U.S. Department of State Country Report on Human Rights Practices 1999 - Madagascar
|Publisher||United States Department of State|
|Publication Date||25 February 2000|
|Cite as||United States Department of State, U.S. Department of State Country Report on Human Rights Practices 1999 - Madagascar , 25 February 2000, available at: http://www.refworld.org/docid/3ae6aa7014.html [accessed 23 May 2015]|
|Disclaimer||This is not a UNHCR publication. UNHCR is not responsible for, nor does it necessarily endorse, its content. Any views expressed are solely those of the author or publisher and do not necessarily reflect those of UNHCR, the United Nations or its Member States.|
Madagascar held its second presidential election under the 1992 Constitution in 1996, following the impeachment of then-President Albert Zafy earlier that year. The election was accepted widely as free and fair, and the winner, former Second Republic President Didier Ratsiraka, took office in February 1997. An extensive revision of the 1992 Constitution was approved narrowly in a March 1998 constitutional referendum. While observers from the International Foundation for Election Systems concluded that the referendum generally was free and fair, it was marred by significant difficulties in compiling voter lists, distributing electoral cards, and other problems, which led to charges of fraud and manipulation. Although power remains formally divided between the President, his Prime Minister, the Cabinet, and a bicameral legislature (Senate and National Assembly), the revised Constitution significantly strengthened the presidency and weakened the National Assembly. National Assembly elections held in May 1998 generally were accepted as free and fair; however, there were a number of credible complaints of electoral fraud. A number of institutions provided for in the revised Constitution, including the Senate, a restructured judiciary, and autonomous provincial governments, still were pending at year's end. The judiciary is subject to executive influence.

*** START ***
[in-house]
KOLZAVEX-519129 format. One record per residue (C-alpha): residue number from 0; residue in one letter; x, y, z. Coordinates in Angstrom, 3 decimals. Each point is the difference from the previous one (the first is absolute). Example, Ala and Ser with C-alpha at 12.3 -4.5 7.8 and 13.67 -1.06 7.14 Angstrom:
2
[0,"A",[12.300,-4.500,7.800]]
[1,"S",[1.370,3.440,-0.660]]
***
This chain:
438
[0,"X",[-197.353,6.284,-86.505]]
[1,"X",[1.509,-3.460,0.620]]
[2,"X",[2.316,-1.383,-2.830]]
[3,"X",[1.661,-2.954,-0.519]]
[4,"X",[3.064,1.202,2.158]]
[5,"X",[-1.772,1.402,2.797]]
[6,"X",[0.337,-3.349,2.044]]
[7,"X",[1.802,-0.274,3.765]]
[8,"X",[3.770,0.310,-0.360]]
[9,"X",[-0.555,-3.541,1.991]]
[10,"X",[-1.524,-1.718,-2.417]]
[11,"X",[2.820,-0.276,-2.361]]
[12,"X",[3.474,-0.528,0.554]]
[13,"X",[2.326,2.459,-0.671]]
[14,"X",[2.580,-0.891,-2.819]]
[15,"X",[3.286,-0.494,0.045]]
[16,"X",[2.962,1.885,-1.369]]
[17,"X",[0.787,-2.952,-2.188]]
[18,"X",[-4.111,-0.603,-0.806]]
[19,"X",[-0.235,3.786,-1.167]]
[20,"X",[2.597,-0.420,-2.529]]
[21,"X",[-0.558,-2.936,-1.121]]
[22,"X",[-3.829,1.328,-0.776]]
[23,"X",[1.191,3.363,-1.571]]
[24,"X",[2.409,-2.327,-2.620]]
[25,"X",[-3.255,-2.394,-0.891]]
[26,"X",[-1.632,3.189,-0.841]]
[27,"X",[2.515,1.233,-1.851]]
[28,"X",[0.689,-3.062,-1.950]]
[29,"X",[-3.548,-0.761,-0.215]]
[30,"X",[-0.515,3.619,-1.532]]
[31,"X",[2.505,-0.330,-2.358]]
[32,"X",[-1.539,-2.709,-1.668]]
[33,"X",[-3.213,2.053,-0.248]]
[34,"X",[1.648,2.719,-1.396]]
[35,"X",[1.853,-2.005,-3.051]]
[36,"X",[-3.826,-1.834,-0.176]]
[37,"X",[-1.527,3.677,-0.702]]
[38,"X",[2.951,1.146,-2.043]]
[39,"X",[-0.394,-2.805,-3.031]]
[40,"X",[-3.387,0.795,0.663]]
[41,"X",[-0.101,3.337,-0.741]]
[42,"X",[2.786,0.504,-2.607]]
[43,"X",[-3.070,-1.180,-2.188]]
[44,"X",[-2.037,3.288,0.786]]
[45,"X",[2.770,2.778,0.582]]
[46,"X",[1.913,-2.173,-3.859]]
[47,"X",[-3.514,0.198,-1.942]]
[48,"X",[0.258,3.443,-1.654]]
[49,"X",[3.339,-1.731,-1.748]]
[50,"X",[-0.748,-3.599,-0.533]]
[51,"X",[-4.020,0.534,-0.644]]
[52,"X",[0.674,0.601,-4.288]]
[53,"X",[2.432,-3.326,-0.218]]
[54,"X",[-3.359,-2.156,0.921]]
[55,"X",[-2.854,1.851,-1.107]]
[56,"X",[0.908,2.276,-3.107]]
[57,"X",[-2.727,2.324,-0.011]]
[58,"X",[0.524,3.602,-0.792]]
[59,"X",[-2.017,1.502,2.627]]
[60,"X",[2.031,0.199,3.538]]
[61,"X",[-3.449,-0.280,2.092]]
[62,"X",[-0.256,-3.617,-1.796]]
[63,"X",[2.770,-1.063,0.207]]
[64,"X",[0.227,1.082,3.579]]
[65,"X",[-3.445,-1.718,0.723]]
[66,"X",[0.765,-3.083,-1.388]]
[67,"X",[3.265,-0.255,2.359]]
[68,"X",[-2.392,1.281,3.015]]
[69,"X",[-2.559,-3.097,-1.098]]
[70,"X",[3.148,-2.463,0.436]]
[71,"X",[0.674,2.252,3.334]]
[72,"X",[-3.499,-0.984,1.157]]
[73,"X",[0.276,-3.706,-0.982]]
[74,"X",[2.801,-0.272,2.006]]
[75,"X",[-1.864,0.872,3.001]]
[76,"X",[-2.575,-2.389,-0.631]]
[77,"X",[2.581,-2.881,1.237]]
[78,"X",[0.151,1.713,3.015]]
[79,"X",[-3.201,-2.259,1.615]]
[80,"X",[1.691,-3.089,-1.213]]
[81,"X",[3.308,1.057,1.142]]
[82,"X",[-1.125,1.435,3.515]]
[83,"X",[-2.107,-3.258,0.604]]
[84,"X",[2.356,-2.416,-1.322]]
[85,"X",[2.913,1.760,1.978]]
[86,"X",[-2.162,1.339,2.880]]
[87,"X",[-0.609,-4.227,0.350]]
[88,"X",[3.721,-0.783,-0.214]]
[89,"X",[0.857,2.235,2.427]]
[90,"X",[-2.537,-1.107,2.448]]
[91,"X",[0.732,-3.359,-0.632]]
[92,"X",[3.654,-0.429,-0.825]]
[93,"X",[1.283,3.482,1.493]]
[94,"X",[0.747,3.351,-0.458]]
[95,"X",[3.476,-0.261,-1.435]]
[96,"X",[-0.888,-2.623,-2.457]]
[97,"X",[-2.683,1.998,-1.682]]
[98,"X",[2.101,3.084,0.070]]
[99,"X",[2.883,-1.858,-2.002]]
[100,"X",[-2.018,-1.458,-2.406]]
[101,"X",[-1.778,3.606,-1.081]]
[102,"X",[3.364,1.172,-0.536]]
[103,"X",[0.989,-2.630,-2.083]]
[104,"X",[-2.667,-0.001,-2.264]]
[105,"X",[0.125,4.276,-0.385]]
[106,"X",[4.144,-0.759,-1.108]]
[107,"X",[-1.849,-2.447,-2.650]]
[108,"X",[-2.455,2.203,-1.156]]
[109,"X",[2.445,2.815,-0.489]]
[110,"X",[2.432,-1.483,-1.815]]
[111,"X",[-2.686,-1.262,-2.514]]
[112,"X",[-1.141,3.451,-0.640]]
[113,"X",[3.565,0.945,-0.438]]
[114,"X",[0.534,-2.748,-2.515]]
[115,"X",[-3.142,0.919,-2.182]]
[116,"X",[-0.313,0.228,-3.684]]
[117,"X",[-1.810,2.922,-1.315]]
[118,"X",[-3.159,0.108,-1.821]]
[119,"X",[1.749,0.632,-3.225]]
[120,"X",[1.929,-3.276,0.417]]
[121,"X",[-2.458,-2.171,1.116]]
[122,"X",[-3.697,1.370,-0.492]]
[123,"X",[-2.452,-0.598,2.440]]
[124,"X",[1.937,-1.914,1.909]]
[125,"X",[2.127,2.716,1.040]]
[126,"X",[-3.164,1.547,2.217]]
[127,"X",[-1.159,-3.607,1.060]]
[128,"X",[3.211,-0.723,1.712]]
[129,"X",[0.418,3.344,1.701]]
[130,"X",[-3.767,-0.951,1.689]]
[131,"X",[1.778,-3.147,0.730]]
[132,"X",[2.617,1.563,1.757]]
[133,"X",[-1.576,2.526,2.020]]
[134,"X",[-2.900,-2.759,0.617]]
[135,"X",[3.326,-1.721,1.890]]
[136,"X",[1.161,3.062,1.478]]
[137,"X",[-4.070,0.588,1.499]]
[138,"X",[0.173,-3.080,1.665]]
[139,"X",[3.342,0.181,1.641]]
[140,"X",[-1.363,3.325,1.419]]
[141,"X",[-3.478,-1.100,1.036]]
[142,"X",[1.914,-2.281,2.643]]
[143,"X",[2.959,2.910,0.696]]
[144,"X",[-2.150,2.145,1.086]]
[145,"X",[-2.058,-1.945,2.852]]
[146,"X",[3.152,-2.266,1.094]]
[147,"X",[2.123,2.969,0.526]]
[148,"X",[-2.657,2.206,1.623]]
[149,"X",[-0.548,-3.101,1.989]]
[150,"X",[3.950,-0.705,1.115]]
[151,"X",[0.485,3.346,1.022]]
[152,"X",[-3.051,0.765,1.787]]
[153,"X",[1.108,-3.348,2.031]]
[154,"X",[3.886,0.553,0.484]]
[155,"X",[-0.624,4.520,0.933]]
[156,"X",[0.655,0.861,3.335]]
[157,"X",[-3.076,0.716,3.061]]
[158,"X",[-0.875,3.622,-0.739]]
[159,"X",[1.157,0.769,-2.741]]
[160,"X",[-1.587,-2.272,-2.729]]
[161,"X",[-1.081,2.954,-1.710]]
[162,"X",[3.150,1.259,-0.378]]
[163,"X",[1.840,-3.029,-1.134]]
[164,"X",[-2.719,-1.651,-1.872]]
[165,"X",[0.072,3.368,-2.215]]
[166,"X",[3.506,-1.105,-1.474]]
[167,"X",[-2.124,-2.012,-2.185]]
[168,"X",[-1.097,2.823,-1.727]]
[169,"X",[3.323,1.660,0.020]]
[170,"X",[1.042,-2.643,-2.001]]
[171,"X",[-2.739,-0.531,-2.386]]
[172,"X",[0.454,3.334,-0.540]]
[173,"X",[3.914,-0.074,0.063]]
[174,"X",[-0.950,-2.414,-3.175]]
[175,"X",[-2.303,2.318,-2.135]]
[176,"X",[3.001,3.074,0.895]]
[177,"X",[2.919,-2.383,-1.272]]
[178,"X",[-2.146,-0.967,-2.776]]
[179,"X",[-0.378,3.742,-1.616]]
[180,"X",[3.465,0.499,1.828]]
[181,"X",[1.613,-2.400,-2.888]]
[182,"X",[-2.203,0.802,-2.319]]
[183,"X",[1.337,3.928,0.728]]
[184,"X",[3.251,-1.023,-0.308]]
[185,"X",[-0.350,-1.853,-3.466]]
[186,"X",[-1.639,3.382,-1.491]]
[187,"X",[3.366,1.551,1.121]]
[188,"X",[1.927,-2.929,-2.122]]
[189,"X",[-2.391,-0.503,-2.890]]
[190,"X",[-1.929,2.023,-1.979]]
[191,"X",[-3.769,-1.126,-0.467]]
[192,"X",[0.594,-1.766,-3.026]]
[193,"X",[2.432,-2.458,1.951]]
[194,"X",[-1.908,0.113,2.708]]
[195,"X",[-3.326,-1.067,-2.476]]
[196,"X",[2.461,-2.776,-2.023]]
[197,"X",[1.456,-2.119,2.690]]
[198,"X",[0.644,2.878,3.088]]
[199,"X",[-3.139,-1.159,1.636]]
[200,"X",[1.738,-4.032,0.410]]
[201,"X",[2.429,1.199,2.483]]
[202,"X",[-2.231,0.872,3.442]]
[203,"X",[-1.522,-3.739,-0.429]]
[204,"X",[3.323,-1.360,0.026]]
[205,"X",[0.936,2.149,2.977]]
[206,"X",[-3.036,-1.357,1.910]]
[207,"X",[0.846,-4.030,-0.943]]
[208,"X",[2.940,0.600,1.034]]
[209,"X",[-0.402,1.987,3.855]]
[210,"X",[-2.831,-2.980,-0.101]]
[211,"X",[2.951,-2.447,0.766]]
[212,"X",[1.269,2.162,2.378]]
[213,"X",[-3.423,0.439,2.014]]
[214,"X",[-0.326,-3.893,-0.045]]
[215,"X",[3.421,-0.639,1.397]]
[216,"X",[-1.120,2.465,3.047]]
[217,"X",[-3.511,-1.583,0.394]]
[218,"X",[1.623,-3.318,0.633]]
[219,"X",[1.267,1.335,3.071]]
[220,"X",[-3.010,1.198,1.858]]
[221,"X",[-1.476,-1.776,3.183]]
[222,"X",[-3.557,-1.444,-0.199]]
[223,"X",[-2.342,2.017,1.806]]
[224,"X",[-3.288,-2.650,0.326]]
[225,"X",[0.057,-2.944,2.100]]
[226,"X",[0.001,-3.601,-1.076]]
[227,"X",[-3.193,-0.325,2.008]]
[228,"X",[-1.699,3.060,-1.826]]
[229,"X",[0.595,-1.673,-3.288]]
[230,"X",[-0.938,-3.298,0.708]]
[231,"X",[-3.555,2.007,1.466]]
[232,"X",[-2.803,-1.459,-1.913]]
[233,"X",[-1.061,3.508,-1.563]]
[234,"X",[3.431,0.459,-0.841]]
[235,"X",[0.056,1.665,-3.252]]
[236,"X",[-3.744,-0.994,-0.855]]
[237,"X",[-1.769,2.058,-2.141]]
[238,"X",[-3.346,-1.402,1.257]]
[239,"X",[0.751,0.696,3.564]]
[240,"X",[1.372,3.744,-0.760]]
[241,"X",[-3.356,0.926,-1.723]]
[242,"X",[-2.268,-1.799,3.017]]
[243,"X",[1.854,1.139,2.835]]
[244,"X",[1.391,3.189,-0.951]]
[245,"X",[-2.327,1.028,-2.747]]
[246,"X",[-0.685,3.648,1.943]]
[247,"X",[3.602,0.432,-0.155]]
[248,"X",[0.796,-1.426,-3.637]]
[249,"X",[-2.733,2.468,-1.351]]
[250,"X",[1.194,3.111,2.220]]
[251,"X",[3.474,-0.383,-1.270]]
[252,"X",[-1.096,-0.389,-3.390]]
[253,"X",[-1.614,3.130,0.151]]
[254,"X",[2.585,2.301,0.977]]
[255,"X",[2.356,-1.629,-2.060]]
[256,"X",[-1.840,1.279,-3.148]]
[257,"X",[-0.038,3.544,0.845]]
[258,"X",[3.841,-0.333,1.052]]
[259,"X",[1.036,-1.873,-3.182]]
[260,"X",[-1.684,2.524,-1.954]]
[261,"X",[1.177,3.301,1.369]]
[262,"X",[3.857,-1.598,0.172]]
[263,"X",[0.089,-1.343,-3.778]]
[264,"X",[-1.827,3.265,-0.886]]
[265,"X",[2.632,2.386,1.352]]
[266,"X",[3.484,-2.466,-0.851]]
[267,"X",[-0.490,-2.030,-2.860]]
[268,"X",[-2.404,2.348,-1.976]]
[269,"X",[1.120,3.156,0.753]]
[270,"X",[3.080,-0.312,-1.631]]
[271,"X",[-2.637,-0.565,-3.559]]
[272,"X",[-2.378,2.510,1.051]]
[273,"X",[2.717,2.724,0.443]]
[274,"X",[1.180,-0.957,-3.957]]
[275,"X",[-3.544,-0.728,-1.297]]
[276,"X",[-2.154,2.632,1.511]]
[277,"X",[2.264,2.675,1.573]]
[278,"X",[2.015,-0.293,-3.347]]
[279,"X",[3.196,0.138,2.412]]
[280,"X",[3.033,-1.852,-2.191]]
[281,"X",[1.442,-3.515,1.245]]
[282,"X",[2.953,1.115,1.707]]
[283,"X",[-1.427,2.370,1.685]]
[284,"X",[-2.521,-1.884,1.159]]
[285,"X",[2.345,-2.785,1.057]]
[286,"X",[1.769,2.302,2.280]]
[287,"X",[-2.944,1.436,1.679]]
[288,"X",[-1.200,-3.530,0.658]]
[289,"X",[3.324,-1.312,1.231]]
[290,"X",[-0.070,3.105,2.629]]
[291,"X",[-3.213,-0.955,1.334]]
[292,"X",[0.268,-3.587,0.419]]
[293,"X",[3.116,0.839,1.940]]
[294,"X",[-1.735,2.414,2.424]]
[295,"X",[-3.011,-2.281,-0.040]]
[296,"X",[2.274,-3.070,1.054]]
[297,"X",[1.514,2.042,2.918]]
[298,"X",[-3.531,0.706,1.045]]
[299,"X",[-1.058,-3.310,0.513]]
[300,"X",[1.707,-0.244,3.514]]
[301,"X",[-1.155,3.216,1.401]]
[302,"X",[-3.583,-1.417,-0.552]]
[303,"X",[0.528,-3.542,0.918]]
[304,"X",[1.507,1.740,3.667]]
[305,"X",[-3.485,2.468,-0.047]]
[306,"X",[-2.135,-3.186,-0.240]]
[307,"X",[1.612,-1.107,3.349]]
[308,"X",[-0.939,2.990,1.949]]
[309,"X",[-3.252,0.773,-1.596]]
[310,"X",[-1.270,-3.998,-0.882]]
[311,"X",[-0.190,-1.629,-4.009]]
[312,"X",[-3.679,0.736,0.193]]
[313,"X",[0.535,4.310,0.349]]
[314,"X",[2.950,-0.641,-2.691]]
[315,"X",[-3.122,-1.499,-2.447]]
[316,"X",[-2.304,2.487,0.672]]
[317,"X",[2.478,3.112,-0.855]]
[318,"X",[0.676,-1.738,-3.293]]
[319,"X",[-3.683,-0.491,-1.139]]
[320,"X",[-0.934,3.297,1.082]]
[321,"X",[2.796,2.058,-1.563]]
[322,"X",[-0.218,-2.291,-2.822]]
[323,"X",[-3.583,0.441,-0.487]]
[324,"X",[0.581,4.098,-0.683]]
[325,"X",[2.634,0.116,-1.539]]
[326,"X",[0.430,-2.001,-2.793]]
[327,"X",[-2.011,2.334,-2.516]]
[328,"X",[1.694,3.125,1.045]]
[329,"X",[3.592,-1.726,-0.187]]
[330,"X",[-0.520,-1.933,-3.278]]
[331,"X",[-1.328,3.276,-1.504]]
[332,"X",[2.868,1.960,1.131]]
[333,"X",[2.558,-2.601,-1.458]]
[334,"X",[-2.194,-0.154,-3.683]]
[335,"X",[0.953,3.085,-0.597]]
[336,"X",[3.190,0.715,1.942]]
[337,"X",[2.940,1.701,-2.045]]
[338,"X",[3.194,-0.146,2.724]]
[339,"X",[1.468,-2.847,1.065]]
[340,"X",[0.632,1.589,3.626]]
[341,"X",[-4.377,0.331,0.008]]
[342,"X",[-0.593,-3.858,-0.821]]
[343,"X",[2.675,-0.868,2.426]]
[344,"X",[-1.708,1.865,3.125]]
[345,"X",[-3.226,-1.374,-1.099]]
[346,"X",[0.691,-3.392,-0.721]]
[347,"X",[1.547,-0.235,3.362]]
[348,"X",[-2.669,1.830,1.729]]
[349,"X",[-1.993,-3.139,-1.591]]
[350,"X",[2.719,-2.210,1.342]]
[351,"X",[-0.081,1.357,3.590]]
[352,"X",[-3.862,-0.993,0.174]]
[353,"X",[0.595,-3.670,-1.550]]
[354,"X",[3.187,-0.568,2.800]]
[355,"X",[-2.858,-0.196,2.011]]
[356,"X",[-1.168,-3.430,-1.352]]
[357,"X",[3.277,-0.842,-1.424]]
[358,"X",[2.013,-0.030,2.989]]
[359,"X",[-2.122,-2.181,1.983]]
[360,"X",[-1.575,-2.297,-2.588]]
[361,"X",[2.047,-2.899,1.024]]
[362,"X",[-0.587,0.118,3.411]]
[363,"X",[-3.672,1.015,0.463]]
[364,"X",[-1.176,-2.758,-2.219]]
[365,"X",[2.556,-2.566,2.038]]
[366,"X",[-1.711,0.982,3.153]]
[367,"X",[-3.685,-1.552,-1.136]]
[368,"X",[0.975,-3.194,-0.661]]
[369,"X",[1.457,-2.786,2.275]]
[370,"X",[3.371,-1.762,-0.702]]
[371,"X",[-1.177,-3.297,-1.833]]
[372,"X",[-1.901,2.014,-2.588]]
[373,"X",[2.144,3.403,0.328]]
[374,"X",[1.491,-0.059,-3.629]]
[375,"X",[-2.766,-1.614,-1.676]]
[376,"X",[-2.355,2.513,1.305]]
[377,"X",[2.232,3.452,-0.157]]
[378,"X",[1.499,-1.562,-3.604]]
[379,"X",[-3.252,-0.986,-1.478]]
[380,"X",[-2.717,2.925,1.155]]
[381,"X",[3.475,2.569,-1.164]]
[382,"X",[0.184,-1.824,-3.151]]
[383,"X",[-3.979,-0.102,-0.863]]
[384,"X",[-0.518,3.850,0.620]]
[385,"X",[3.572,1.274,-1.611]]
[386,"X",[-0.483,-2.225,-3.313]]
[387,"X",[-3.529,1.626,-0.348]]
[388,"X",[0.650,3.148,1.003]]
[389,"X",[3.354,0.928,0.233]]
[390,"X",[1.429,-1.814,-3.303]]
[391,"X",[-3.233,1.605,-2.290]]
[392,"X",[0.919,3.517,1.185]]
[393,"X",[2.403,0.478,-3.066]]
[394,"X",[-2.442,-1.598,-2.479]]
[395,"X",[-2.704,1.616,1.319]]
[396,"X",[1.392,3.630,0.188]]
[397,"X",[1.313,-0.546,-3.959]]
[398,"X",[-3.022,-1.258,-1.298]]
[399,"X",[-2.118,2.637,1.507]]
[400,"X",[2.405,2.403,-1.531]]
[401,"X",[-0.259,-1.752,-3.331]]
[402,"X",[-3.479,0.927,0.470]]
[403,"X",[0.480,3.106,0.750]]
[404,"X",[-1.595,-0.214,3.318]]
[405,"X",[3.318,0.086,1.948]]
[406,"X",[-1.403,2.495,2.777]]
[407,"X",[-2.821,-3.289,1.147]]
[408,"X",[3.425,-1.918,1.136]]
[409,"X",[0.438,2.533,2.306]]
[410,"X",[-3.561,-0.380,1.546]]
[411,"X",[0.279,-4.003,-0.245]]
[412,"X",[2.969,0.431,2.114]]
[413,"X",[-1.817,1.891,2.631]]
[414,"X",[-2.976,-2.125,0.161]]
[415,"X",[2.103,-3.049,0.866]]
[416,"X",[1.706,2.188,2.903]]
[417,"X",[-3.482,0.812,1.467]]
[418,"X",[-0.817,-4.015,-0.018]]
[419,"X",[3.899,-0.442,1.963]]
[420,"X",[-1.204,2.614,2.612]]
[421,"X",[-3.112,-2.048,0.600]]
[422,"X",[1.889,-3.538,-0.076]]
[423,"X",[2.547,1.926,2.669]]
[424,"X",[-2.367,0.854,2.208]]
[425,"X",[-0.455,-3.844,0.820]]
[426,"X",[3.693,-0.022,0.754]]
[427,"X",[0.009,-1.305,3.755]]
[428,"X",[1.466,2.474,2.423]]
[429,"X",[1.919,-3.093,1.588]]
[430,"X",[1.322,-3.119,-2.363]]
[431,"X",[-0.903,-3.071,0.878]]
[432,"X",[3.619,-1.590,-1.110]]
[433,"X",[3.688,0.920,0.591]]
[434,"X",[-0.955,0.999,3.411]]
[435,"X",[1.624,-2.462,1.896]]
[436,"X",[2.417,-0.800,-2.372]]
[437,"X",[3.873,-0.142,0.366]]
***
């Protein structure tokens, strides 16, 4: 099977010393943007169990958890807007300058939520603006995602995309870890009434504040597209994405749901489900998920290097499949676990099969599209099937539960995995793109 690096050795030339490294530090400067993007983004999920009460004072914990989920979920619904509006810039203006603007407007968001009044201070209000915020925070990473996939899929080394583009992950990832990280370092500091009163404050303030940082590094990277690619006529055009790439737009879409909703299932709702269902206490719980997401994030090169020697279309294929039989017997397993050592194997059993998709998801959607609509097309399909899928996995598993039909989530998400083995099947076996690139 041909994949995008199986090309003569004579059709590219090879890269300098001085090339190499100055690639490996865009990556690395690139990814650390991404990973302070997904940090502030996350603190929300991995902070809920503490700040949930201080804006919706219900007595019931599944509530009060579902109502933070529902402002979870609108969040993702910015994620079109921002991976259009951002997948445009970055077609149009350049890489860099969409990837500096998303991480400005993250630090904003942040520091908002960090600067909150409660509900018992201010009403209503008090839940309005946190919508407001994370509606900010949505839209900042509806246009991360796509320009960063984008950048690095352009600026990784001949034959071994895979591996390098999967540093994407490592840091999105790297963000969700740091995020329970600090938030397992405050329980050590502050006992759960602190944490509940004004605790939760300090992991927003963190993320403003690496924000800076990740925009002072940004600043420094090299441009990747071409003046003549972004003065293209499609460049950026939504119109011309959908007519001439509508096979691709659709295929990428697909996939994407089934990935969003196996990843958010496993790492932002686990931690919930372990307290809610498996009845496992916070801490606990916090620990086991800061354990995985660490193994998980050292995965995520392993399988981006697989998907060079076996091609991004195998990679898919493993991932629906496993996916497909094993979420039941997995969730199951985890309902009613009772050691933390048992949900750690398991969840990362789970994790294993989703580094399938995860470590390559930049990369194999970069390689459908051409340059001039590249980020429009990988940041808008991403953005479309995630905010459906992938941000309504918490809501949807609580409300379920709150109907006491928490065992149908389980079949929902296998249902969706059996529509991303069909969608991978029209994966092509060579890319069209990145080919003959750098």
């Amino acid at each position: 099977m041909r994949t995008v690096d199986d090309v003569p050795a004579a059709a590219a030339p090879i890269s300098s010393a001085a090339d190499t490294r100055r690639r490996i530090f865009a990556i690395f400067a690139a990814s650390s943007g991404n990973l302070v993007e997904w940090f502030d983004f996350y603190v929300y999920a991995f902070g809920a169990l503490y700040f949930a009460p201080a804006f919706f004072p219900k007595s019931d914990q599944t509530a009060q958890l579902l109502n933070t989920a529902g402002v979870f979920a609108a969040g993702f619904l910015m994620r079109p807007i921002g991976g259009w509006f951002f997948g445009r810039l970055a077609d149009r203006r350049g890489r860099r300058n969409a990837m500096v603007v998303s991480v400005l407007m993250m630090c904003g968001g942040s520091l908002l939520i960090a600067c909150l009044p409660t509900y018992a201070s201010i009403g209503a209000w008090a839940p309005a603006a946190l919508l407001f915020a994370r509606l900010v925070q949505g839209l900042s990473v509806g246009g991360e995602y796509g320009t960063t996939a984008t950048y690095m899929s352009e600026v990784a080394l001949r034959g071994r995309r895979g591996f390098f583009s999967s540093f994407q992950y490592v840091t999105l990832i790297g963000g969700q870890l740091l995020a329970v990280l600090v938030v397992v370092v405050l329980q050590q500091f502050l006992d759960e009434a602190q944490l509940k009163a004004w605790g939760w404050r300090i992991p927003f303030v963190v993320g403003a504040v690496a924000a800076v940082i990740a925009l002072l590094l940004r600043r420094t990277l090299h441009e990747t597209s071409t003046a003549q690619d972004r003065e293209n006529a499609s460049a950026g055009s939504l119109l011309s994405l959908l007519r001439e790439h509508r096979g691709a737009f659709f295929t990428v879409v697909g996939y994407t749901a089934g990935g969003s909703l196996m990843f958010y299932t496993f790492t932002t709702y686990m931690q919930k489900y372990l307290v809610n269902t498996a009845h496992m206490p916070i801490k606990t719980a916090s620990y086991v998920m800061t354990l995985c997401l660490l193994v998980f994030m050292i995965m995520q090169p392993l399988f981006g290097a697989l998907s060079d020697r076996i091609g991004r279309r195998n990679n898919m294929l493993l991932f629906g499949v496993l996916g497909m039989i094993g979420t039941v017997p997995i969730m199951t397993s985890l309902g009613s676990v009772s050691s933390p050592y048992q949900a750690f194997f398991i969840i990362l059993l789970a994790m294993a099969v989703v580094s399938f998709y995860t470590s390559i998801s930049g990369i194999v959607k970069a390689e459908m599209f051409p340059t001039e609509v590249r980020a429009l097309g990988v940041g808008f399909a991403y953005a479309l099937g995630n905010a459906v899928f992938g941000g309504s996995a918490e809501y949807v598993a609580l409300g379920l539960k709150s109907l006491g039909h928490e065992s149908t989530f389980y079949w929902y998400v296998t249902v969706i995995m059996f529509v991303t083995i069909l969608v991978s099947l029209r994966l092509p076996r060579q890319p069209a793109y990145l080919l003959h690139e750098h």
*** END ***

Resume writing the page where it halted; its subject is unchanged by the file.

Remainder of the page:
The State Secretary of the Ministry of Interior for Public Security and the national police, which are under the State Secretary, are responsible for law and order in urban areas. The Ministry of Armed Forces oversees the army, the air force, the navy, and the gendarmerie. The gendarmerie has primary responsibility for security except in major cities and is assisted in some areas by regular army units in operations against bandit gangs and cattle thieves. After a number of years of decline, the military force has stabilized at about 22,000 troops, including the gendarmerie. There also are local traditional laws called dina that are enforced by village-level law enforcement groups, particularly in areas where the Government's presence is weak. There continued to be occasional reports that police, gendarmes, and dina authorities committed human rights abuses.